Everyone you know is asleep at 2:00 in the morning, but not you.  In the stillness of the hospital at this hour, the noise of the irregular beeps and sporadic hisses and frequent alarms are jarringly loud, ensuring that sleep is impossible.  But because the annoying sounds are coming from the machines that are keeping your child alive, how can you complain?

As you reposition yourself on the blue plastic chair beside the bed, attempting every contortion possible to make yourself comfortable, you think to yourself, What in the world am I doing here?  How did I become the one who is responsible for the child in this room?  Is this really the life I had envisioned I would be living?

February 22, 2017

Worth It

The foster placement had been a hard one.  Really hard.  He had many complicated medical issues that required surgeries and procedures and appointments and specialists.  His development was significantly delayed, which was frustrating for us and for him, and which required countless therapy sessions.  He had very few social skills and he (literally!) pushed me away when I tried to get close to him or pick him up.  He was aggressive towards the other children in our home. 

And to top it off, his mother disliked me.  Almost daily she would find fault with the care her son was receiving, constantly complaining to the social worker about me.  It was disheartening, to say the least.

It was hard, and I wanted to quit.  In fact, I had asked to quit!  Several times I had requested that his social worker and case manager please, please find another home for him.  Surely there was someone else who could love him.  Someone who had more time, energy, patience, and resources to give that child the care and nurturing and attention that he so desperately needed.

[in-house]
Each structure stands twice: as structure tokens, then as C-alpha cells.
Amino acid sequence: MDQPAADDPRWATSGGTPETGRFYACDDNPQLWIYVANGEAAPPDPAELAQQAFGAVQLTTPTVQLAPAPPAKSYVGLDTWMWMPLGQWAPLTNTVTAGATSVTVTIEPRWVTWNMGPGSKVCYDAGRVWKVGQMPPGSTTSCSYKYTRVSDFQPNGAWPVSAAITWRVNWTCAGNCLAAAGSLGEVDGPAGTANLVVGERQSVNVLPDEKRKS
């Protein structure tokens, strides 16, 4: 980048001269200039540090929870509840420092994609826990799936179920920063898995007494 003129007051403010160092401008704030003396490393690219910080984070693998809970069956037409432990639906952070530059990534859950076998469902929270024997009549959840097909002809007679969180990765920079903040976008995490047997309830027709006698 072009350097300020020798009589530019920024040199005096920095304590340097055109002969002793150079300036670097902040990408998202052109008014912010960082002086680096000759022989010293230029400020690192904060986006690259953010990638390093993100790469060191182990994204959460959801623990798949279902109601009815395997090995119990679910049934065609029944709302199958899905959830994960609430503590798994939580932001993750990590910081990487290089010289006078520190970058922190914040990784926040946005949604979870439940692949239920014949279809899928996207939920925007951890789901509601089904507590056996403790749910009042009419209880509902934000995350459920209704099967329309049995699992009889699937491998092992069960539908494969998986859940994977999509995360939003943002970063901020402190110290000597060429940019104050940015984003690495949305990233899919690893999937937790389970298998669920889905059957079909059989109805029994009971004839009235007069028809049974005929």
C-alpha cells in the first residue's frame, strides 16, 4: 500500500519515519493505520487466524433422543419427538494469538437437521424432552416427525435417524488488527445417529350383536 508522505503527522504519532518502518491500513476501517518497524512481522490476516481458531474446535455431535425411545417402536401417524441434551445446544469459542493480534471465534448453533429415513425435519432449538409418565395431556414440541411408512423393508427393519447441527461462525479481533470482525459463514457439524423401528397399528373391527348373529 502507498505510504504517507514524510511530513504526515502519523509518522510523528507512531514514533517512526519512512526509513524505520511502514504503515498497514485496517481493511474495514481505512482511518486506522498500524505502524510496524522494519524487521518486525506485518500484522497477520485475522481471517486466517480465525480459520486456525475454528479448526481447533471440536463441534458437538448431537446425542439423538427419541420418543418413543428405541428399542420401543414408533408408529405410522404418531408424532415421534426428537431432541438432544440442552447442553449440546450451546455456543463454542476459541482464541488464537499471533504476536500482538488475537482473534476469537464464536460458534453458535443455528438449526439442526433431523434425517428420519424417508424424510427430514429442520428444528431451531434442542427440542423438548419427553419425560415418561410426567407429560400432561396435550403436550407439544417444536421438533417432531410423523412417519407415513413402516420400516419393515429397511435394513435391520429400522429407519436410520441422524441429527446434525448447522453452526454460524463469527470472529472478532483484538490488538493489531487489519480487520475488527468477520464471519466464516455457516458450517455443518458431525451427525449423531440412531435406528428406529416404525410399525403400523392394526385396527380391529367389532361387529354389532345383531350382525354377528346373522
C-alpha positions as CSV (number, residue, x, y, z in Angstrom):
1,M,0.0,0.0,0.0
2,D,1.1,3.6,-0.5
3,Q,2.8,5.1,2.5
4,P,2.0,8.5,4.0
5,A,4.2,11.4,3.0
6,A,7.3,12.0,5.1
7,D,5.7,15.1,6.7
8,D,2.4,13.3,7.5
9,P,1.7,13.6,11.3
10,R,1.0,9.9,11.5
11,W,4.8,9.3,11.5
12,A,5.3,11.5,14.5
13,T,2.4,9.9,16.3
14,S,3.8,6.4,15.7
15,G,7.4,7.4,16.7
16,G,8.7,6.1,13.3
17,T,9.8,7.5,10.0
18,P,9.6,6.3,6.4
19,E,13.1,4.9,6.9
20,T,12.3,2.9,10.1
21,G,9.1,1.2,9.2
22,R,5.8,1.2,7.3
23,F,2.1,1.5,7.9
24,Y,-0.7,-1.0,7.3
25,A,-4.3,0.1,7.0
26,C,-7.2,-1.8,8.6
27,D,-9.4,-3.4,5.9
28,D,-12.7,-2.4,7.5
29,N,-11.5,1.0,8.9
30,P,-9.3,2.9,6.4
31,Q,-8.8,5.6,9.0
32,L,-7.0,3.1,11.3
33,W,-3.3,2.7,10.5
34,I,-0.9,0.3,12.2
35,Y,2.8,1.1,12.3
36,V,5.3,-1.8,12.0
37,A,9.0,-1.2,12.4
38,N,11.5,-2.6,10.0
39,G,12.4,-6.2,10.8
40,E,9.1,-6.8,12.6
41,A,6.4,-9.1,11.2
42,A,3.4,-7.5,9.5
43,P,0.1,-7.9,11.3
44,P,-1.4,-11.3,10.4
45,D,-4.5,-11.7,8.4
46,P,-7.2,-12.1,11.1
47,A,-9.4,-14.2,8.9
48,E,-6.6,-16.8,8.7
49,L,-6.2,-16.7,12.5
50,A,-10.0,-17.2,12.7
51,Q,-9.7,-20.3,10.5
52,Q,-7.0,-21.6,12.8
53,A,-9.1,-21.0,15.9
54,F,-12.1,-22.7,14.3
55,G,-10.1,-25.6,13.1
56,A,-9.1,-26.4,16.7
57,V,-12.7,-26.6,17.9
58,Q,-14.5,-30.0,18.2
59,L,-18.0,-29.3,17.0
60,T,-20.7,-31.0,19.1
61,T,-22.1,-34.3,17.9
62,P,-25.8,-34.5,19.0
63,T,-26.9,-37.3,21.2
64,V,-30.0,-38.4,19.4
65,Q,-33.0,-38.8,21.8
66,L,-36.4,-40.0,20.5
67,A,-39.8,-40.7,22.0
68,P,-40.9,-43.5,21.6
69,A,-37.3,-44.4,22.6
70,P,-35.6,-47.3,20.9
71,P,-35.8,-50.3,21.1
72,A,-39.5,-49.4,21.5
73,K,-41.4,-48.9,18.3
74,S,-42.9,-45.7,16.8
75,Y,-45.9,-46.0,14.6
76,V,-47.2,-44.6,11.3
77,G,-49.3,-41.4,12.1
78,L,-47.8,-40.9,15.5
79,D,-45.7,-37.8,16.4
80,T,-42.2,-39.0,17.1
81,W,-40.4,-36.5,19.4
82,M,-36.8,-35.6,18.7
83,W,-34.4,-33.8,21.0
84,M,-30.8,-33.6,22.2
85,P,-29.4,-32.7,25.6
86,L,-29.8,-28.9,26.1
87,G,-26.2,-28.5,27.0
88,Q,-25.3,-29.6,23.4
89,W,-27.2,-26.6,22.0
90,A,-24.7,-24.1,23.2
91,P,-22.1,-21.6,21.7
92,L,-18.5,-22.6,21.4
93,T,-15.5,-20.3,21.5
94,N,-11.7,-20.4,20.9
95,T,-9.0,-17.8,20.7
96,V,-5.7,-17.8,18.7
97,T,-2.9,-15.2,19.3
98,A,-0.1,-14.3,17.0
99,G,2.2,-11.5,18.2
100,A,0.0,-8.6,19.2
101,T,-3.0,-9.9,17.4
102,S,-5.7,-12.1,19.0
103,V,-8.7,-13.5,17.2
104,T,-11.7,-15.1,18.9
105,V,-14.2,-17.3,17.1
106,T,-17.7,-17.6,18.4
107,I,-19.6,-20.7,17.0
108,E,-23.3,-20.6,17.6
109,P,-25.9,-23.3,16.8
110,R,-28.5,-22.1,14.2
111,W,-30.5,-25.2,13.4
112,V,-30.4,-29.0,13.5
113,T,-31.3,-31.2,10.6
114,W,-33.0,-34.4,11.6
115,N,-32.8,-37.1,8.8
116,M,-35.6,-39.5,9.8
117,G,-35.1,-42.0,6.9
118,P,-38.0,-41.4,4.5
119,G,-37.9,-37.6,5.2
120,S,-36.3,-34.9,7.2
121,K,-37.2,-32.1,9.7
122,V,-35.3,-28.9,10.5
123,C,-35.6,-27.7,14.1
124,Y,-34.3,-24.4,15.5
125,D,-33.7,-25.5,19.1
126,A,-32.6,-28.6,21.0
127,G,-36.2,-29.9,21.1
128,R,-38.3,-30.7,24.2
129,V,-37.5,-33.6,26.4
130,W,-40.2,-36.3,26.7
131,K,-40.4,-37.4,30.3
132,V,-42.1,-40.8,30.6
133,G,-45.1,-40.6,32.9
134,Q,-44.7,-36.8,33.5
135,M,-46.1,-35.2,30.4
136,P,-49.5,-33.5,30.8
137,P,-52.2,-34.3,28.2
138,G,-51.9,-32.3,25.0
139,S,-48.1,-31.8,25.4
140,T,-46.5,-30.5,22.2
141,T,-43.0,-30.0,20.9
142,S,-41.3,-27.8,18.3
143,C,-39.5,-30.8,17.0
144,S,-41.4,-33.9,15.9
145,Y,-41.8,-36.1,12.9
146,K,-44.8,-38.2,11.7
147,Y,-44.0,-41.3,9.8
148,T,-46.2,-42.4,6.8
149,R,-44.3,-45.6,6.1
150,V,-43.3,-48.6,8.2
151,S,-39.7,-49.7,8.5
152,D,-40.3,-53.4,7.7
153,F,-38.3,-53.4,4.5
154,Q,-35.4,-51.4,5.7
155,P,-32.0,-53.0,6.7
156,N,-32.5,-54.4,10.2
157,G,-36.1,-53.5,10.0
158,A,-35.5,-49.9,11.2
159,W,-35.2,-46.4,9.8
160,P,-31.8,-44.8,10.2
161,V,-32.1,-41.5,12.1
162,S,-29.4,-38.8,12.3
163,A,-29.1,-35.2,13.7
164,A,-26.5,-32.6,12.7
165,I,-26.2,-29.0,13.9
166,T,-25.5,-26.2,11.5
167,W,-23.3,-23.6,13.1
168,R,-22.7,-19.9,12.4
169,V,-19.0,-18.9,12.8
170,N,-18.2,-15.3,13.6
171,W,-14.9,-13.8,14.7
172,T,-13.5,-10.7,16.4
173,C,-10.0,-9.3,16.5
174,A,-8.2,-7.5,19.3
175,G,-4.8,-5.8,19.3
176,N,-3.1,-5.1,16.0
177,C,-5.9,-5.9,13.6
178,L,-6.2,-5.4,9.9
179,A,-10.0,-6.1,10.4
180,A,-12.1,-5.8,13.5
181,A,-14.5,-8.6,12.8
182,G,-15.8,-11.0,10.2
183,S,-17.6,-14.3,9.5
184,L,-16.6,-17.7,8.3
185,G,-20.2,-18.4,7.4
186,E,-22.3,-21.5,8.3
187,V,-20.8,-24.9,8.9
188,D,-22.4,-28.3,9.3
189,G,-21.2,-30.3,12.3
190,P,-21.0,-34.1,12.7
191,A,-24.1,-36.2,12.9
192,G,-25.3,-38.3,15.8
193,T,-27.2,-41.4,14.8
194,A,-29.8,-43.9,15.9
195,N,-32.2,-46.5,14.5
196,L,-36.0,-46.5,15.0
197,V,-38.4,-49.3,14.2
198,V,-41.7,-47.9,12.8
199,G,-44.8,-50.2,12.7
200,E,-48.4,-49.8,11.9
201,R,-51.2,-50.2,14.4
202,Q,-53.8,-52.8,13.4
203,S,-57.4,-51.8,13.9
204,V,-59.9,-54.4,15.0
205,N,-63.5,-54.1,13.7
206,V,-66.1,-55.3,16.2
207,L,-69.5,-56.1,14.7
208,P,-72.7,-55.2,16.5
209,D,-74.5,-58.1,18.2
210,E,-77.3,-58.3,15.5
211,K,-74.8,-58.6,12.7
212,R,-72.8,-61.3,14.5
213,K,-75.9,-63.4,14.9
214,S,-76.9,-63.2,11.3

And yet, he was still here.  Apparently there was no one else.  Apparently I needed a lesson in perseverance.  And faith.

January 7, 2017

When You Come


‘Twas a few nights after Christmas, when all through the house . . . the creatures are indeed stirring.  Every bed in the house overflows with relatives – aunts and uncles and cousins and grandparents – who have traveled long distances to celebrate this holiday season.  But none of us can sleep on this not-so-silent night.  The little ones are tossing and turning and squirming fitfully in their beds, refusing to succumb to sleep.  Their wild footsteps echo off the hardwood floors in the hallways.  Their agitated cries ensure that none of us will be settling our brains for a long winter’s nap.  At least not anytime soon.

This is not exactly the image of my home and family I was hoping you would see when you come.  Just a few days earlier, we are all cleaning and sweeping and polishing in anticipation of your arrival.  We look out the window frequently, waiting for you to come.  The hour gets later, the clock ticking well past the usual bedtime.  Finally, you come!  And out in the driveway there arises such a clatter, the littles ones spring from their beds to see what is the matter.

Which is fine, just this once.  I want them to see you.  While you are here, I hope that you will get to know these precious children who are living in my home.  I want you to love them and treasure them as much as I do!  During your visit, I hope that the bonds between you and them will be formed and strengthened.  May they find in you, unconditional love and acceptance.  May they find, in your warmth and tenderness, a sense of belonging and connectedness.
The hallway soon fills with rolling suitcases and zippered jackets, excited laughter and lively conversation.  So wonderful to see you!  I’m glad you made it safely!  How was your trip?  Do you want anything to eat?  Understandably, it takes a while for everyone to settle in.